At its 2017 National Gathering, NEXT Church released a new confessional statement in response to the current state of the church and world. It’s called the Sarasota Statement, and it was made possible by a partnership between NEXT Church and the Presbyterian Foundation. In 2020, in the wake of the deaths of George Floyd, Breonna Taylor, Ahmaud Arbery and too many others, as well as in light of the seismic challenge of the COVID-19 pandemic and other crises, the original writers of the Sarasota Statement gathered again virtually over a period of months to consider how they might reframe and re-engage the Sarasota Statement in the context of 2020. The result of their reconvening is a new prologue to the original statement, which speaks particularly to the changes of the last few years and our current realities.

We hope you’ll take the statement into your own life and context, using it as a tool to declare your own faith statement, proclaiming the light of Christ.


We, a small and imperfect reflection of the church, gather in heart, mind, and body to search for words to speak our faith convictions in our particular cultural context: the hope we proclaim, the ways we fall short, and the actions to which we commit ourselves.

We are people of hope who confess Jesus Christ is Lord over a Kingdom in which no one is hungry, violence is no more, and all suffering is gone. All sit together around a shared table, wolves and lambs enjoy each other’s company, and every tear is wiped away from every eye…


A group of eight diverse participants in the Presbyterian Church (USA) gathered in Sarasota, Florida, on January 23-24, 2017. Together, the group wrote a first draft of a statement of faith. Over subsequent weeks, the group refined their work. The writers gathered again (virtually) in 2020 to add a Prologue.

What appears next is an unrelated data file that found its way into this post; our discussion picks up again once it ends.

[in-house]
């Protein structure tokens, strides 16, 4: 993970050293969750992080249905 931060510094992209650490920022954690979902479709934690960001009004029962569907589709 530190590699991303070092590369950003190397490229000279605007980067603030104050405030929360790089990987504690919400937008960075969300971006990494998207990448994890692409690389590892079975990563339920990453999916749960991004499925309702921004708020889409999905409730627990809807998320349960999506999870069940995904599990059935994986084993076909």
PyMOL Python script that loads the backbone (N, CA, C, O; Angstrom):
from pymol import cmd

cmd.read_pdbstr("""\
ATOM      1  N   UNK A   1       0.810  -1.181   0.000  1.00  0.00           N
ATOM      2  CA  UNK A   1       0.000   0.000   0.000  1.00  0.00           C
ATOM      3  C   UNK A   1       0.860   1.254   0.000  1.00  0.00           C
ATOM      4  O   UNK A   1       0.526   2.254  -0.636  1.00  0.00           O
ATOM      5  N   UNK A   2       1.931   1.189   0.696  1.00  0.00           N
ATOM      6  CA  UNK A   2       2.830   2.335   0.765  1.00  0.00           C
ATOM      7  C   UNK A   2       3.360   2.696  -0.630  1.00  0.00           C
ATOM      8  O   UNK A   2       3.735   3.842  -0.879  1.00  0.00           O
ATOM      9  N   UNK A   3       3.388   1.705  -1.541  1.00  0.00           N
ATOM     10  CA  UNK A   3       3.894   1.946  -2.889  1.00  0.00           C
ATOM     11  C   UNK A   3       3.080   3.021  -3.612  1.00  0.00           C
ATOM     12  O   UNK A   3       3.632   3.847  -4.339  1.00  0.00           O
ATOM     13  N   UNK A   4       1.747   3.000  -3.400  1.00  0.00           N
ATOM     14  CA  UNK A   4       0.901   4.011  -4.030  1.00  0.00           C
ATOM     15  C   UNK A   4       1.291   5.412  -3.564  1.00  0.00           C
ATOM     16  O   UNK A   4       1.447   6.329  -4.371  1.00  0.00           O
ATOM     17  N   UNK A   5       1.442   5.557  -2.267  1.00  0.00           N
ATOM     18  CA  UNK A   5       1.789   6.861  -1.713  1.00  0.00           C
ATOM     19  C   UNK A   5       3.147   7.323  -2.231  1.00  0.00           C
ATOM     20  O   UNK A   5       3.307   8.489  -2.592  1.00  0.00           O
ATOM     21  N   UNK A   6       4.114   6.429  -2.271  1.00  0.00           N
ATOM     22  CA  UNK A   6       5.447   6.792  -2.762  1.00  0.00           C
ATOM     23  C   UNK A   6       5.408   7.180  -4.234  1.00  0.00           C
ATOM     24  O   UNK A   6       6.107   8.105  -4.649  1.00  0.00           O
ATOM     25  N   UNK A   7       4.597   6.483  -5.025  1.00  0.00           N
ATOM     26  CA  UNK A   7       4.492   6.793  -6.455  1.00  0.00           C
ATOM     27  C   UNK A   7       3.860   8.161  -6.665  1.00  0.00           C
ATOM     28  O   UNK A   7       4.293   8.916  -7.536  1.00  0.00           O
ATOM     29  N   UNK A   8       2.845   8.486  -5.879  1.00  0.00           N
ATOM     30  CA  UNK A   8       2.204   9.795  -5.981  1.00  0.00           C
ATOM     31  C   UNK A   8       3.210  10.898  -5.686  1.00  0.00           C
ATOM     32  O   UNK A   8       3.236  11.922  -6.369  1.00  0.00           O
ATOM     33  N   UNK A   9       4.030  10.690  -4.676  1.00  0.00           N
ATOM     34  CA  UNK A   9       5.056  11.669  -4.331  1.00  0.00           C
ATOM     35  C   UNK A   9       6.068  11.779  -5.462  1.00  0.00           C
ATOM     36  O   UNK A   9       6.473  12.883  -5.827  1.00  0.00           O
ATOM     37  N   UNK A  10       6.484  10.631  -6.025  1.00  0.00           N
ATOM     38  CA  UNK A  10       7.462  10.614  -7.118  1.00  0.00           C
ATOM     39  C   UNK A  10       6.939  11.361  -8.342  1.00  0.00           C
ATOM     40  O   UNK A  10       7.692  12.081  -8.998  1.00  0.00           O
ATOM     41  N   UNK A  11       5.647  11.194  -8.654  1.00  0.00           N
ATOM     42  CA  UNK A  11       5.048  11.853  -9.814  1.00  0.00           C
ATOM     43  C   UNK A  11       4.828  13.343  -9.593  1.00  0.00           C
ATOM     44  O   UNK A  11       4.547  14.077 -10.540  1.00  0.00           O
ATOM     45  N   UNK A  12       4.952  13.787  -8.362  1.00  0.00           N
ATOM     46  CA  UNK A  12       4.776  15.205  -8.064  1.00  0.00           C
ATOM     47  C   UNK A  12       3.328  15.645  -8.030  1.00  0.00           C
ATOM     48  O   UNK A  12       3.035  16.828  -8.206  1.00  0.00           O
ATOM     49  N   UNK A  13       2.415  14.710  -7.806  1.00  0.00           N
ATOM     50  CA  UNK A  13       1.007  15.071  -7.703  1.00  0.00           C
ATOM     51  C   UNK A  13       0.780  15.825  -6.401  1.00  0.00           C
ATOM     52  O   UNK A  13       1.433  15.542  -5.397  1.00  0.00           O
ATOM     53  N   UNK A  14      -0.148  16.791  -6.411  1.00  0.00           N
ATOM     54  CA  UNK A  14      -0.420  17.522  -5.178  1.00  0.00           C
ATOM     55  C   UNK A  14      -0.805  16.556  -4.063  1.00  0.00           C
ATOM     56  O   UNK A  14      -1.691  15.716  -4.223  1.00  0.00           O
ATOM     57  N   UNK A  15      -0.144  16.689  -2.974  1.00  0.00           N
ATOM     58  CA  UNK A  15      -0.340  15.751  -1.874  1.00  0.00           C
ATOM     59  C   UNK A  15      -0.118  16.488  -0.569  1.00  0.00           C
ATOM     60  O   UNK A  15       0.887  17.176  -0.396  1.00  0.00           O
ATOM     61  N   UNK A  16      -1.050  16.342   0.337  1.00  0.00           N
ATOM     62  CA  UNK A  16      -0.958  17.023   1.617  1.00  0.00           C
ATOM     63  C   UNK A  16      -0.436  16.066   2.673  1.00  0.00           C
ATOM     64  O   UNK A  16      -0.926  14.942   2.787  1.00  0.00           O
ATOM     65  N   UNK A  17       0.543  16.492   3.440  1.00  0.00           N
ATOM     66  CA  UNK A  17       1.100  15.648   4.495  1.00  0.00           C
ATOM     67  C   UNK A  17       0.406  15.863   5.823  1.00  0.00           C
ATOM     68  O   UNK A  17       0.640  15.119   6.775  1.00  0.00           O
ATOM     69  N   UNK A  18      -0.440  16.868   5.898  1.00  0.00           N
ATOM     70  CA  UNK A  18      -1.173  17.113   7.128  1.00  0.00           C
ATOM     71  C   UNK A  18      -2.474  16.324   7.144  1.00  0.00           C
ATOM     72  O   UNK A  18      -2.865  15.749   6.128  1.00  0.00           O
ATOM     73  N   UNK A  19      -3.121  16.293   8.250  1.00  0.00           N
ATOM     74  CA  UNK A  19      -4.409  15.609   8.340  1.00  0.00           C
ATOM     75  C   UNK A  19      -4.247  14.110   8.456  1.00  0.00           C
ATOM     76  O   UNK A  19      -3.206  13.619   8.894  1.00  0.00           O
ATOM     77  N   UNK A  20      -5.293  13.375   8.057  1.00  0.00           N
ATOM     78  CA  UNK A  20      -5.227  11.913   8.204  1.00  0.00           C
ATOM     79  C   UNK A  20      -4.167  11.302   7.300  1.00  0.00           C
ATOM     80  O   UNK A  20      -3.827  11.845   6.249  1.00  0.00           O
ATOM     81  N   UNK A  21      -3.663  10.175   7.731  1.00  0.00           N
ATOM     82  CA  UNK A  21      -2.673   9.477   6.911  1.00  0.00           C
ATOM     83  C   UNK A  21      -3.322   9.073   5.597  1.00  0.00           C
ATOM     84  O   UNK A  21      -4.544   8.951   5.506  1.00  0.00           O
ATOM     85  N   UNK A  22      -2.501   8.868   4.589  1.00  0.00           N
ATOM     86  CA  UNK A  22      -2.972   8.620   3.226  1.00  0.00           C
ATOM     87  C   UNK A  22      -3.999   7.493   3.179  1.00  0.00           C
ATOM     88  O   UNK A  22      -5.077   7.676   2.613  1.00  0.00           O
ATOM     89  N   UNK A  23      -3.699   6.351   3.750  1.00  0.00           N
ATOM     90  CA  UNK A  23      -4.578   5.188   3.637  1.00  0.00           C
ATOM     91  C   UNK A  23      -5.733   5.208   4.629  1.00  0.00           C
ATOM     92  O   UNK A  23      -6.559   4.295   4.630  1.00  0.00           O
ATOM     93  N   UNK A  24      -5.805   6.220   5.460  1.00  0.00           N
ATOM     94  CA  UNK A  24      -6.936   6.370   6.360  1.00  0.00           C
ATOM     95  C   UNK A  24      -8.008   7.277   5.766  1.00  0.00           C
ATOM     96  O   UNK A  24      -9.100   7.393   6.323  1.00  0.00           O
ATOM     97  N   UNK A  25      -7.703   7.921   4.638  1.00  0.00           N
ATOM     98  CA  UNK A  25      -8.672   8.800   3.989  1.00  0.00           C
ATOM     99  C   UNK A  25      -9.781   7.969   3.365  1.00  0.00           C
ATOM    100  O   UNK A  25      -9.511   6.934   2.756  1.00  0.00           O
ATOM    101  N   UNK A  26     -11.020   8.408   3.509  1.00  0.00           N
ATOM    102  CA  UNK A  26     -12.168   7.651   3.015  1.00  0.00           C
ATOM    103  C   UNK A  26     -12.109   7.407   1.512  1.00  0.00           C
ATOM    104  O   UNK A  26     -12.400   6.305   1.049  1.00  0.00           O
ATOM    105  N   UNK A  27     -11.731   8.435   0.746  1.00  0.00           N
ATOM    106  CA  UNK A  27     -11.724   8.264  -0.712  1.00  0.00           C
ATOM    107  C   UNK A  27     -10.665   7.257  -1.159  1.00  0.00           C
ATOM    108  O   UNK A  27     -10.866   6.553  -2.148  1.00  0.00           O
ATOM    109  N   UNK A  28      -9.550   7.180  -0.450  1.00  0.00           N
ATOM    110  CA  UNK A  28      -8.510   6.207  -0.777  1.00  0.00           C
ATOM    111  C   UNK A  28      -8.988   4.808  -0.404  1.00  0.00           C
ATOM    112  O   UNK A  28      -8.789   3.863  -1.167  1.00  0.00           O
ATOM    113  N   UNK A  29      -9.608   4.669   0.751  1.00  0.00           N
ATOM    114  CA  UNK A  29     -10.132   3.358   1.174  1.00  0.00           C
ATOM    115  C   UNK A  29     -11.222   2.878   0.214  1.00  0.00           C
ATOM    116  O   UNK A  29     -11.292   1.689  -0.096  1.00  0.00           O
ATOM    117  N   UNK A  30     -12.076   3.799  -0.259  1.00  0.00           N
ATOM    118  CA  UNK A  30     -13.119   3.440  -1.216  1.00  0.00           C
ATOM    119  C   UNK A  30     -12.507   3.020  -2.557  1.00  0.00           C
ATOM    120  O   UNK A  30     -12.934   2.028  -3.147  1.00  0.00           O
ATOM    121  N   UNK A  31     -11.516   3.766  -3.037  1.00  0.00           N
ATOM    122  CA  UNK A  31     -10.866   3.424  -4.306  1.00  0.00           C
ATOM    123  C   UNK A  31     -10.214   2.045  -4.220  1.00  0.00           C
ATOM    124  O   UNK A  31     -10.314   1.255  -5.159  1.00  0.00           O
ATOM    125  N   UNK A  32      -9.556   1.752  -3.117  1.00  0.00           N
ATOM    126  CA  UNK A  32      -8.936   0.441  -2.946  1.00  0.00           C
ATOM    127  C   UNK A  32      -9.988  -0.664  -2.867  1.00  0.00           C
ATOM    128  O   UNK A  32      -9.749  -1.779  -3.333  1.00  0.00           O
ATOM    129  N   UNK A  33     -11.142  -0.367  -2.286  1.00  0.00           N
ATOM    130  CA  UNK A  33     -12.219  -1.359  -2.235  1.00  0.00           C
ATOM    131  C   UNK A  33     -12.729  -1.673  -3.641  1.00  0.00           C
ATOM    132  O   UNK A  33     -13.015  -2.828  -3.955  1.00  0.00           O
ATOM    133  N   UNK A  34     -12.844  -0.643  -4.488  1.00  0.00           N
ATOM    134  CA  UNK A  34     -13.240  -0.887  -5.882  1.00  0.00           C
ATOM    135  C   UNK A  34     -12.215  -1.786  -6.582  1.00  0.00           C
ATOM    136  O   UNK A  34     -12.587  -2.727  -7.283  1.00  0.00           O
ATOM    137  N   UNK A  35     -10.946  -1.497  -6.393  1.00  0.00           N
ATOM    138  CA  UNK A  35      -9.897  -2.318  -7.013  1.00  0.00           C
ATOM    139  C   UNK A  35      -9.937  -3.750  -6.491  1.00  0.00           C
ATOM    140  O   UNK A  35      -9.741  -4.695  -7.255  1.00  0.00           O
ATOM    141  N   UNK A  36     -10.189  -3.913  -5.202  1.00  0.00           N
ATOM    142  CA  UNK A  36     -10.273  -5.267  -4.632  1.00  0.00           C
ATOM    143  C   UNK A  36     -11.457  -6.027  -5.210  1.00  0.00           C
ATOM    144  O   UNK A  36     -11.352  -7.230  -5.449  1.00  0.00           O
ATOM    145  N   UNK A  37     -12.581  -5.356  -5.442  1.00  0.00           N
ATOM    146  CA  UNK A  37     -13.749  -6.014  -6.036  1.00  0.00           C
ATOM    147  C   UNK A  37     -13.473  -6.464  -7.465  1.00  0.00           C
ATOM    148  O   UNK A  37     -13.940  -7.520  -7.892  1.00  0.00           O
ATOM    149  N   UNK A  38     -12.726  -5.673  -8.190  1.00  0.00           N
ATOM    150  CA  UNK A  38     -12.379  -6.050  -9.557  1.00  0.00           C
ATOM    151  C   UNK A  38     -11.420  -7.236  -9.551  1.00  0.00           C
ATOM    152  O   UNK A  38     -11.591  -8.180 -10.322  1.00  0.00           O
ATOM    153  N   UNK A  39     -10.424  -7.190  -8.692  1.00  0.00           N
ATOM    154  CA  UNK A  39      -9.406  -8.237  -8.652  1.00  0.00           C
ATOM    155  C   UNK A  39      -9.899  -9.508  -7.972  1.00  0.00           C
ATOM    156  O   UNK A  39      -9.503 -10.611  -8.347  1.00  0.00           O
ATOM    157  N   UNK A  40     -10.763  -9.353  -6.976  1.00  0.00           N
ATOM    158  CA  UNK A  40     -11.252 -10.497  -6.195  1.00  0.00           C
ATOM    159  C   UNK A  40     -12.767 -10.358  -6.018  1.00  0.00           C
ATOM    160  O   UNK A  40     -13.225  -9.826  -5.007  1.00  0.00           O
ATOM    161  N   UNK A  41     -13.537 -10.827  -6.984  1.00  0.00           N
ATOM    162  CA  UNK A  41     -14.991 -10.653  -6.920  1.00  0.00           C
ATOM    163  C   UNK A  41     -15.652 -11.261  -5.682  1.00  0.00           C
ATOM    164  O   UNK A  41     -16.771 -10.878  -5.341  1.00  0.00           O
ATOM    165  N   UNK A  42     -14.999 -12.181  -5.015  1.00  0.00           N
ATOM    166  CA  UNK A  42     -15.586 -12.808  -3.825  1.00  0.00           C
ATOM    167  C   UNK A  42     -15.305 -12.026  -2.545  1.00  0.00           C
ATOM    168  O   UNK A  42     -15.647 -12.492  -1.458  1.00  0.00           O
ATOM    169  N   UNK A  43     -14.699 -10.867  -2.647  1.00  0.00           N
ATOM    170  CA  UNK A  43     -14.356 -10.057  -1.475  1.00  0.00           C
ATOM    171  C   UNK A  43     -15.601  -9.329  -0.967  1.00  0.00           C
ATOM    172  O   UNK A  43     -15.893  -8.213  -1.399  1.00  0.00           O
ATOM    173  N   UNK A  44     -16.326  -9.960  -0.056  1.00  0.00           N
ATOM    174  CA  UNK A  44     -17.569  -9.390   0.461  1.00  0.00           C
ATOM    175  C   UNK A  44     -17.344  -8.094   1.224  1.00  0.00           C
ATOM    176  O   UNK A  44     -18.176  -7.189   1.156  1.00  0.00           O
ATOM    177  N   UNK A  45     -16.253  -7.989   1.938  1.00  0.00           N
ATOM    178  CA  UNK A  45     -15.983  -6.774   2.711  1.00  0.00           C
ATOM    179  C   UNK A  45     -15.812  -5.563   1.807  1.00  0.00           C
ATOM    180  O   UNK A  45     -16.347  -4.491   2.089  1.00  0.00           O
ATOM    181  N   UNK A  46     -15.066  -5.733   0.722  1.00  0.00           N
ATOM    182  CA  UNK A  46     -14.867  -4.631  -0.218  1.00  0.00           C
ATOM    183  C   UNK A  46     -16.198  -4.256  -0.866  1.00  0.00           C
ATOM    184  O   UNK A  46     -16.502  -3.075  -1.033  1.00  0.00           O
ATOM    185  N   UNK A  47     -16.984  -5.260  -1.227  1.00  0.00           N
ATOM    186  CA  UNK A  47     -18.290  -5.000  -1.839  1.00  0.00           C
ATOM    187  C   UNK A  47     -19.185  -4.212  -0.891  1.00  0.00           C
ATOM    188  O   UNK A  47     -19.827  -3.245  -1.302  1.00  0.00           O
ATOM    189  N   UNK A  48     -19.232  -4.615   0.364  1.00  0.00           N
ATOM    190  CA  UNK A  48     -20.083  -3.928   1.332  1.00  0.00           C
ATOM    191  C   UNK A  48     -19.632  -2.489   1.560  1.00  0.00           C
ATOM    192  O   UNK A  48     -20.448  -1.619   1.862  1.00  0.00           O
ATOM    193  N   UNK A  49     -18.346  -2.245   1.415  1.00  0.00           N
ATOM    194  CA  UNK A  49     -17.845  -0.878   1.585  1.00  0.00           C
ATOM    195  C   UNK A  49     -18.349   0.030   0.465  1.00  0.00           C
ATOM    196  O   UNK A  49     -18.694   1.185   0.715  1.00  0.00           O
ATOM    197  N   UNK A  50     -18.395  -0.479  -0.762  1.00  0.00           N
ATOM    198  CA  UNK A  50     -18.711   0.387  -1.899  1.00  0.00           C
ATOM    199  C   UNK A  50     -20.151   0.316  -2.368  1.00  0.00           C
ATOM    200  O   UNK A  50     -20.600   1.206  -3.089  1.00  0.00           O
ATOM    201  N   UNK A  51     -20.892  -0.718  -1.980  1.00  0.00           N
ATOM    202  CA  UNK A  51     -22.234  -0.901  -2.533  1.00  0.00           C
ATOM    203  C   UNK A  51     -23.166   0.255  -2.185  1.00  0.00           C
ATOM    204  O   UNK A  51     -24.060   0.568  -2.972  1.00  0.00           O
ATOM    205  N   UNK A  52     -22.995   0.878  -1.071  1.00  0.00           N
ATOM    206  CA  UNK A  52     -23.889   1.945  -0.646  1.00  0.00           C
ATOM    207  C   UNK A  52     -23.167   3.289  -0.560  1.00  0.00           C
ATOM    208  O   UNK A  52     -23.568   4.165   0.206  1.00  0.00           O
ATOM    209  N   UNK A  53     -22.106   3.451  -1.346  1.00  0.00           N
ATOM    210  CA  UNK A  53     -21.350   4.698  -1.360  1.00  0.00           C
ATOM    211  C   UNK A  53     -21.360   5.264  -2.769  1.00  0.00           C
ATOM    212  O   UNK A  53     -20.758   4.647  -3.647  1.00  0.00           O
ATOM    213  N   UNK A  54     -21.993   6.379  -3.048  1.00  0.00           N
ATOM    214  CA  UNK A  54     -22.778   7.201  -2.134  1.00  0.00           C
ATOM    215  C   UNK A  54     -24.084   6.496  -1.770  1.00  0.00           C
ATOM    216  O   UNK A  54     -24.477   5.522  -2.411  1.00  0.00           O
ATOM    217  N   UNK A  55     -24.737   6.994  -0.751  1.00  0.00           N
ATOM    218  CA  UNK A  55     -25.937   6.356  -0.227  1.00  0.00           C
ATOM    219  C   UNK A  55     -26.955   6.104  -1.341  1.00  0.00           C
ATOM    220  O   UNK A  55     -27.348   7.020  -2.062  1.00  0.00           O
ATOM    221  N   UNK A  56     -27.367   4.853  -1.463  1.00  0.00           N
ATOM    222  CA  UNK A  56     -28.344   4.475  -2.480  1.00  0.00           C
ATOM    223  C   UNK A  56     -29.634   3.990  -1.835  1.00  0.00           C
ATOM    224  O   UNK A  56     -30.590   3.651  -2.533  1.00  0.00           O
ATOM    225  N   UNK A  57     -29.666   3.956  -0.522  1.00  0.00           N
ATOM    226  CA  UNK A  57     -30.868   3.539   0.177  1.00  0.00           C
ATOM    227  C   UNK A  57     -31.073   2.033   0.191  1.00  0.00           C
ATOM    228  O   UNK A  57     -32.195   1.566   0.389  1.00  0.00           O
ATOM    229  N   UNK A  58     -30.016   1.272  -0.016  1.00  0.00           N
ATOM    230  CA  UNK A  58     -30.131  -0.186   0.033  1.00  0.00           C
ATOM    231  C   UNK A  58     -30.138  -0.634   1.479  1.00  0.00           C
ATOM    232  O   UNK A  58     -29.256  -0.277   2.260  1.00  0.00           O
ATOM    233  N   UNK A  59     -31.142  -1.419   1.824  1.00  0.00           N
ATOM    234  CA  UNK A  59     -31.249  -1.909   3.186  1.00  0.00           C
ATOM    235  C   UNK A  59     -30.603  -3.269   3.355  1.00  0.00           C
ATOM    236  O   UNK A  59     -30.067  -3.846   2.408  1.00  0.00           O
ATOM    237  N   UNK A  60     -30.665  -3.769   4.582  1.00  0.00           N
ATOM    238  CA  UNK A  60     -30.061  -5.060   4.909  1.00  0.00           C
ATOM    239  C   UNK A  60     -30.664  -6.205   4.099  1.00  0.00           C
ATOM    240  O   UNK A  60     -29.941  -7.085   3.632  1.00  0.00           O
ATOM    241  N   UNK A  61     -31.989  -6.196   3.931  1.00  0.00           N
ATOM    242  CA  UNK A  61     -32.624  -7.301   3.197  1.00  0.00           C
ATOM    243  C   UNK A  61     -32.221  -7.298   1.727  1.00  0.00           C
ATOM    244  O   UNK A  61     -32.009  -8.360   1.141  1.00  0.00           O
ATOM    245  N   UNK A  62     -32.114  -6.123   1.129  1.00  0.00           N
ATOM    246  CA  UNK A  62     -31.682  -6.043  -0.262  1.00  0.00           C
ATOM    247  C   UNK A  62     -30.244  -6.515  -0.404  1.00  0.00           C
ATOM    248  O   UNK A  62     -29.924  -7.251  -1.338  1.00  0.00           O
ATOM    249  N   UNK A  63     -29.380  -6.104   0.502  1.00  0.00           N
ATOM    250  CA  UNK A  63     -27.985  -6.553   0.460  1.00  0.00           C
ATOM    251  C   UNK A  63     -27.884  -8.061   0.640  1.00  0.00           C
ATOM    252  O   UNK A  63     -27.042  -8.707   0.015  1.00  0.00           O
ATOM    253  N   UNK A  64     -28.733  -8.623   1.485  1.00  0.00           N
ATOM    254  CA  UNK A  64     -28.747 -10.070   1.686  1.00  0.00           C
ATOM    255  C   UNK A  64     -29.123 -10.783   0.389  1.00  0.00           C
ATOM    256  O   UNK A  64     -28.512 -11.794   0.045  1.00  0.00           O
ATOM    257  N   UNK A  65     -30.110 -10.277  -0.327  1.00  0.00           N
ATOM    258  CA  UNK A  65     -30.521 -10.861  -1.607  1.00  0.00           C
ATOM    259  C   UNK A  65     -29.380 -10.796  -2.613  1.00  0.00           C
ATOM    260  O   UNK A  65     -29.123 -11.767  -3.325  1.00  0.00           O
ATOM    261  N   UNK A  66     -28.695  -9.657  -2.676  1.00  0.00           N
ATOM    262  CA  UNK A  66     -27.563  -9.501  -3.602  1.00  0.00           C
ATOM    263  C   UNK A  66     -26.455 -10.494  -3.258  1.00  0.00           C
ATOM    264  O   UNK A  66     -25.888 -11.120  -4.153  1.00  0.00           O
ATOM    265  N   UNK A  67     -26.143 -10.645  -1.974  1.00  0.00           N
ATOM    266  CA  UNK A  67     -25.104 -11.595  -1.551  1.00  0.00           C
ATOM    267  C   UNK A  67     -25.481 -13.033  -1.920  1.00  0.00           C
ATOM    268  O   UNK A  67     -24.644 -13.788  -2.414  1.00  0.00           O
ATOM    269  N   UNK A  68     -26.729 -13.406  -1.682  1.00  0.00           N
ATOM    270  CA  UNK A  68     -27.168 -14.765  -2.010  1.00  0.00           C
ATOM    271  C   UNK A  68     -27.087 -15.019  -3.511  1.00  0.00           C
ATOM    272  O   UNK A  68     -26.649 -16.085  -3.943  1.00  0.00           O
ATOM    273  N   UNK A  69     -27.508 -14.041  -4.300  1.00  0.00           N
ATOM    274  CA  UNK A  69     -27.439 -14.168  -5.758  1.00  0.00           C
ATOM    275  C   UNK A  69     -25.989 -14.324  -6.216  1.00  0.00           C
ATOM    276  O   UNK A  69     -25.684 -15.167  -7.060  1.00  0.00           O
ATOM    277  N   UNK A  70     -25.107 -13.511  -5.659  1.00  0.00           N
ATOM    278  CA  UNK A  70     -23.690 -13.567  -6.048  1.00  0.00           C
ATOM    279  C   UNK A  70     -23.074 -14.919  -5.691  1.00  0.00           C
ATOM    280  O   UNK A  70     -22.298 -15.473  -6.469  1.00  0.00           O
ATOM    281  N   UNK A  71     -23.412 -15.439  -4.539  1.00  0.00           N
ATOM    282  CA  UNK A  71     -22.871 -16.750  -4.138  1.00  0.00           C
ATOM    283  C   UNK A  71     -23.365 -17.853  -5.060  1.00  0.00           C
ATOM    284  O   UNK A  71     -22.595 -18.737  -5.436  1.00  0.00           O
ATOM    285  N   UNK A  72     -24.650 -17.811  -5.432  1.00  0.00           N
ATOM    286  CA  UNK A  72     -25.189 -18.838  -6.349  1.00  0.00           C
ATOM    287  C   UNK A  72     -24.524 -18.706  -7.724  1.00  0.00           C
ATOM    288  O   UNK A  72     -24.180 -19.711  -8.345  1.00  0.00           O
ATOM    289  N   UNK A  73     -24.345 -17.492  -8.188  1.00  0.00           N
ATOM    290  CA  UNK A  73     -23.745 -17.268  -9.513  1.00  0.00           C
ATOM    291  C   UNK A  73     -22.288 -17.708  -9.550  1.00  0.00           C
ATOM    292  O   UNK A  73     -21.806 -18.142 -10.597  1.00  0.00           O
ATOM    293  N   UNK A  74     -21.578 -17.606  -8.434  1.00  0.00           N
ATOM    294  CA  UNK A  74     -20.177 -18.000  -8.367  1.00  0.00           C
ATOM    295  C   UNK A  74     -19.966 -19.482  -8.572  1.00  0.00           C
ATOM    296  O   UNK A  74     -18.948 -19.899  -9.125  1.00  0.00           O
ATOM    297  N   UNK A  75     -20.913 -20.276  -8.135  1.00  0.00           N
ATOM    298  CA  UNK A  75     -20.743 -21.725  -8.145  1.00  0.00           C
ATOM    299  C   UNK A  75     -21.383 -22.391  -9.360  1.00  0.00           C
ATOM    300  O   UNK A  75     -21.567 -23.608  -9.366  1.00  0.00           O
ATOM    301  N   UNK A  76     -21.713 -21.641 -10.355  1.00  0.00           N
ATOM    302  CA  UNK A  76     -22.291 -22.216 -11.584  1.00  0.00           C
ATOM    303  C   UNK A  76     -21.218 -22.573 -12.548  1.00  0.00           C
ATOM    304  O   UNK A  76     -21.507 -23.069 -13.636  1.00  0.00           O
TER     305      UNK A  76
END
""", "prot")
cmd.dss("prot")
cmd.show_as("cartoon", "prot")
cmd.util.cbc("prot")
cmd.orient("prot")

Rev. Katherine Lee Baker

Minister for Lifelong Learning and Adult Discipleship, Central Reformed Church (MI)

Rev. Dr. Chris Currie

Pastor/Head of Staff, First Presbyterian Church, Shreveport (LA)

Rev. Dr. Brandon Frick

Village on Antioch Site Pastor, Village Presbyterian Church (KS)

Rev. Bertram Johnson

Minister of Justice, Advocacy & Change, Riverside Church (NY)

Rev. Dr. Cynthia L. Rigby

W. C. Brown Professor of Theology, Austin Presbyterian Theological Seminary

Rev. Layton Williams

Audience Engagement Editor, Sojourners

Rev. Glen Bell*

Pastor, First Presbyterian Sarasota (FL)

Rev. Jessica Tate*

Director, NEXT Church

Robert Hay, Jr.*

Ministry Relations Officer, Presbyterian Foundation

Contextual information for writers and conveners is from the time of the initial publishing of the Sarasota Statement.

*denotes convener


We hope you’ll take the Sarasota Statement into your own life and context, using it as a tool to declare your own faith statement, proclaiming the light of Christ. This study guide is offered by the writers of the Sarasota Statement and NEXT Church to facilitate the development of faith statements across the Church. We pray this guide will allow you to engage with the Sarasota Statement as you consider your own faith.

The guide is broken down into five parts: Preamble, Part I, Part II, Part III, and Closing. With the exception of Closing, each part contains multiple questions about biblical themes, theological themes, and contextual themes, drawing upon scripture, our confessional tradition, and our contemporary context to engage each part of the Sarasota Statement.


On Tuesday, March 14, at the 2017 NEXT Church National Gathering, we released a new confessional statement in response to the current state of the church and world. It’s called the Sarasota Statement, and it was made possible by a partnership between NEXT Church and the Presbyterian Foundation.